However, nearly every shopping center, golf course and condominium complex in Riverhead has filed a lawsuit in the past five years challenging their assessments.
Only a few have gone to trial. Traditional Links, owner of the exclusive Friar’s Head golf club in Baiting Hollow, had its tax bill slashed by the court after trial in 2019. The court ordered the golf club’s assessed valuation cut by more than $2.5 million per year — for a 10-year period — and required the town to refund $3 million for taxes paid on nearly $27 million of “erroneous” valuations, plus interest. The town has an appeal of the decision still pending.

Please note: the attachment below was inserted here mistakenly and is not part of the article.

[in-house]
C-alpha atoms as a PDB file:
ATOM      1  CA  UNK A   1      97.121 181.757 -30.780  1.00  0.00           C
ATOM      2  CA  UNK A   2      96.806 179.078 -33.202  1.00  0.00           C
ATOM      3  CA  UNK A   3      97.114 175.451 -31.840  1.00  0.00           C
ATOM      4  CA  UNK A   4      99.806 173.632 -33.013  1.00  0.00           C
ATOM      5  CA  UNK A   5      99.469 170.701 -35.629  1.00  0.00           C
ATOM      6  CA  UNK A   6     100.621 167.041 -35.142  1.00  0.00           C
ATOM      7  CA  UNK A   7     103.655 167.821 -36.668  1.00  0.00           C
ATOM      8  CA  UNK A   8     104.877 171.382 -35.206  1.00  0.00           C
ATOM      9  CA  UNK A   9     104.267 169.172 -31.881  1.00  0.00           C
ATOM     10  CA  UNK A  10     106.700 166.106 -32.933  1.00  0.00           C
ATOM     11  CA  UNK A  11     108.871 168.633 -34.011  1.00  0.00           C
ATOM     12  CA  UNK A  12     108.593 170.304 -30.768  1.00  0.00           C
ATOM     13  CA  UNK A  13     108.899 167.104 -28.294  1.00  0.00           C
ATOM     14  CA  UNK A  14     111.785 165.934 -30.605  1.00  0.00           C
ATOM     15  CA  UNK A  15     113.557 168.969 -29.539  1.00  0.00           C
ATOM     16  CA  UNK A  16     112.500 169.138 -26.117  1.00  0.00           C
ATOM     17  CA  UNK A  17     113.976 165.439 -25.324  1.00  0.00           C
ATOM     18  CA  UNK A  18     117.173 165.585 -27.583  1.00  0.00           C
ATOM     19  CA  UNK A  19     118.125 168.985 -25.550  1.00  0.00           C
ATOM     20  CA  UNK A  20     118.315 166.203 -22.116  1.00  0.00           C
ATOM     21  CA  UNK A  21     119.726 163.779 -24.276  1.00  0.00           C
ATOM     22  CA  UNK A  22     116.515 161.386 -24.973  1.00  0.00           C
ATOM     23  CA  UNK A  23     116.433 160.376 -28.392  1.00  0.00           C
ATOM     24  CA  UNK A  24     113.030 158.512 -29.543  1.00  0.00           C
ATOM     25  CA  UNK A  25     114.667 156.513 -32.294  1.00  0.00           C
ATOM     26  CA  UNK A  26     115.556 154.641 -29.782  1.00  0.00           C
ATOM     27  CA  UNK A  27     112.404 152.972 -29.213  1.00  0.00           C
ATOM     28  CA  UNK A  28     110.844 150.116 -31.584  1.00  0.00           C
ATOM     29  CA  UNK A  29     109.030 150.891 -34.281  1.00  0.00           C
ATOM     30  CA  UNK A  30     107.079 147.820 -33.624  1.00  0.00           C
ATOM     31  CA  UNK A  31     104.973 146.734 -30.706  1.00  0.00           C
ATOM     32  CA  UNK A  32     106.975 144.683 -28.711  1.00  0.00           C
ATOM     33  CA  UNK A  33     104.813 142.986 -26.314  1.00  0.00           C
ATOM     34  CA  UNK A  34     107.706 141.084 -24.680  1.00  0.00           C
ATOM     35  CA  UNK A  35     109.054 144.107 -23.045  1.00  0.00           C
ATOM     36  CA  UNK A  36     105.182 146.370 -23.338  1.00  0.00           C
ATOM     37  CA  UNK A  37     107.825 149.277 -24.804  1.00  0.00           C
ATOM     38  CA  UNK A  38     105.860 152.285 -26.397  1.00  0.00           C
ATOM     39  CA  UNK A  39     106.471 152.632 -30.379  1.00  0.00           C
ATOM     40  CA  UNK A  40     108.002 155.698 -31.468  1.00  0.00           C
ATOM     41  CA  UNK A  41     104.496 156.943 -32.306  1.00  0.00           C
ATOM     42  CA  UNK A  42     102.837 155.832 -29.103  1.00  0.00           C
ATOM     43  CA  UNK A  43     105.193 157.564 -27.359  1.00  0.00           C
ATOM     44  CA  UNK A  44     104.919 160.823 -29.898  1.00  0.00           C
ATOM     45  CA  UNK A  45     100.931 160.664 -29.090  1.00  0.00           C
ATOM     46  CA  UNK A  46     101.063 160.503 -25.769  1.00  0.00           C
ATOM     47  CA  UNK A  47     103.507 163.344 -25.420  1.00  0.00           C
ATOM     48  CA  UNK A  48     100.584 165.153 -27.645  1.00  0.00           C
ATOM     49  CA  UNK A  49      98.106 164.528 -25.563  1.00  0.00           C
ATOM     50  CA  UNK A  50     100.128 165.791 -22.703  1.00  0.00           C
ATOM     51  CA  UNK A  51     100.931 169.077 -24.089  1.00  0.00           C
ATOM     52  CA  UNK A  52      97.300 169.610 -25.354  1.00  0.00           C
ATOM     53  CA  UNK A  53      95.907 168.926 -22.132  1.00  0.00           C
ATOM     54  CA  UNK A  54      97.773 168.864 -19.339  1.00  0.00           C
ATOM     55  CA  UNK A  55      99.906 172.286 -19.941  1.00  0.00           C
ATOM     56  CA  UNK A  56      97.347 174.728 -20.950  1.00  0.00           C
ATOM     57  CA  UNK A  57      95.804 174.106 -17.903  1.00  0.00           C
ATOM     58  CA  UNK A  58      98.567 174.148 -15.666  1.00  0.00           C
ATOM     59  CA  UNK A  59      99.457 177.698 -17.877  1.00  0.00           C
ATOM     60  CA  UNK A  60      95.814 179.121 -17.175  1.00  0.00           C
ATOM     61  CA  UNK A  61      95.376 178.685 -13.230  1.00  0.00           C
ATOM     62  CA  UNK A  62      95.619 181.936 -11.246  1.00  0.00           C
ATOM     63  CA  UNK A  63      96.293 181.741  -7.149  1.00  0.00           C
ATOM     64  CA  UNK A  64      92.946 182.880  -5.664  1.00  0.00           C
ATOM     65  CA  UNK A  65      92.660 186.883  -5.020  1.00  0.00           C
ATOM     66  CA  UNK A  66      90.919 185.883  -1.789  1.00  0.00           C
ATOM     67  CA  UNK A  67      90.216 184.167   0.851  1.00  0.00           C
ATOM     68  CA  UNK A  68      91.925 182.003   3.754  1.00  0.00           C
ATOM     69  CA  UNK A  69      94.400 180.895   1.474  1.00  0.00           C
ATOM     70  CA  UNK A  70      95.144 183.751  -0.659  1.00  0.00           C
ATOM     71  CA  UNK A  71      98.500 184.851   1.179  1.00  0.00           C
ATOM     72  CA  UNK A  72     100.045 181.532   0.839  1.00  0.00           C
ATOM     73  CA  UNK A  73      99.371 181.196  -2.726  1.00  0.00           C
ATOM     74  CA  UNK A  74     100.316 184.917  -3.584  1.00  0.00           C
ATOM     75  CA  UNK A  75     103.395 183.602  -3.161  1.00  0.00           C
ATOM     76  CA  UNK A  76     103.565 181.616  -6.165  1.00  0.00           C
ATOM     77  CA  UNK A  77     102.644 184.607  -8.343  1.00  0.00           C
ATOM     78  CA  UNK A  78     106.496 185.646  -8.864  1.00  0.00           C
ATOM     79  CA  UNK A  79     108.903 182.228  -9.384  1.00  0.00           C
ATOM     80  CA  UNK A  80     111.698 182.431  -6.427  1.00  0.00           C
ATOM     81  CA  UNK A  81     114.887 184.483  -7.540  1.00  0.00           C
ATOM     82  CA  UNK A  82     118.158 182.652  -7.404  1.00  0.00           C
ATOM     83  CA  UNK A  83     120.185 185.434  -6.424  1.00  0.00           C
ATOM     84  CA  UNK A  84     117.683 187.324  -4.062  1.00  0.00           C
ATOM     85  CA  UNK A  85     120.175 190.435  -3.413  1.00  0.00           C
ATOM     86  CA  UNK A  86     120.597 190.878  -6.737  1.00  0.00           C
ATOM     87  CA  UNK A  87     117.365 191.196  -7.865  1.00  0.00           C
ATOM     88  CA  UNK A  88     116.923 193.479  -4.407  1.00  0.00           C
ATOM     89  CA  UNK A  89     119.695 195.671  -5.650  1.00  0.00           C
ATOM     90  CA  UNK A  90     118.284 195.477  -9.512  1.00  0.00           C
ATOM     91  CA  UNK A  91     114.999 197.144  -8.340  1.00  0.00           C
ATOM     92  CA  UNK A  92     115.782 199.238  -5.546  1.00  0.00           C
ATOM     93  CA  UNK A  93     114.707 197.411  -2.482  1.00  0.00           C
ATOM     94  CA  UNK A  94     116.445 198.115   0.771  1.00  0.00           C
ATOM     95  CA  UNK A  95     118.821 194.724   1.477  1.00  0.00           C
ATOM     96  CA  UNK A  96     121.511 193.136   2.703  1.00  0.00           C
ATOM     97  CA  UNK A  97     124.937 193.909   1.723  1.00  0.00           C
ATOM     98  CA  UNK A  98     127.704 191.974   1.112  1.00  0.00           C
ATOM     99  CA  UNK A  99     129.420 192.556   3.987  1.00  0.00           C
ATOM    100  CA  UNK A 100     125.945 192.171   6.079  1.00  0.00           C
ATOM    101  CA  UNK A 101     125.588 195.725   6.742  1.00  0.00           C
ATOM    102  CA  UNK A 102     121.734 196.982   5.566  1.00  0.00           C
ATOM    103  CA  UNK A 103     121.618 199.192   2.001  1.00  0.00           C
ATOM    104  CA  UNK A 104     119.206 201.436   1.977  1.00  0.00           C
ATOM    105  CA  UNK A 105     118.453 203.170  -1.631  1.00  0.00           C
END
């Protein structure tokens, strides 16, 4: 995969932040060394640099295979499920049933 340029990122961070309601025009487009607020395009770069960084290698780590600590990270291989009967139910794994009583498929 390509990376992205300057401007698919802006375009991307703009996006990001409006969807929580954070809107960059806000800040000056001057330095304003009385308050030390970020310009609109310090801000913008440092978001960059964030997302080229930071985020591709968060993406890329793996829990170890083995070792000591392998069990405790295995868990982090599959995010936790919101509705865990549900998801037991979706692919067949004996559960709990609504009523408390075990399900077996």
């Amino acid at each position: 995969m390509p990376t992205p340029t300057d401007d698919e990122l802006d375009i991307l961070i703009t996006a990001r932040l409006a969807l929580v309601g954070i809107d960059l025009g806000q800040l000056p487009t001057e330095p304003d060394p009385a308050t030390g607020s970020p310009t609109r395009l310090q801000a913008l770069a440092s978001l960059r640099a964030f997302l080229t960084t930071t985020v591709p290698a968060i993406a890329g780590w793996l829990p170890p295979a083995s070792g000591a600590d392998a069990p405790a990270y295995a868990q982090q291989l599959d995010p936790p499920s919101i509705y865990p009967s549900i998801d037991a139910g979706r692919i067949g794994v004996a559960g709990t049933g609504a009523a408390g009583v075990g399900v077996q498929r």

Riverhead Town has entered into more than three dozen settlements with large commercial property owners over the past five years. Most of the lawsuits are settled after lengthy negotiations and a stipulation of settlement signed by the parties becomes an order of the court. These settlements have resulted in substantial reductions in assessed valuation, a RiverheadLOCAL analysis shows.
A settlement with the Maidstone Landing condominium complex resulted in a reduction in valuation of more than $2.5 million over a three-year period, for example. A settlement with Walmart reduced its assessed valuation by $950,000 over a five-year period. East End Commons — the BJ’s and Kmart shopping center — receivedgot a reduction in its assessed value of more than $1 million per year for five years.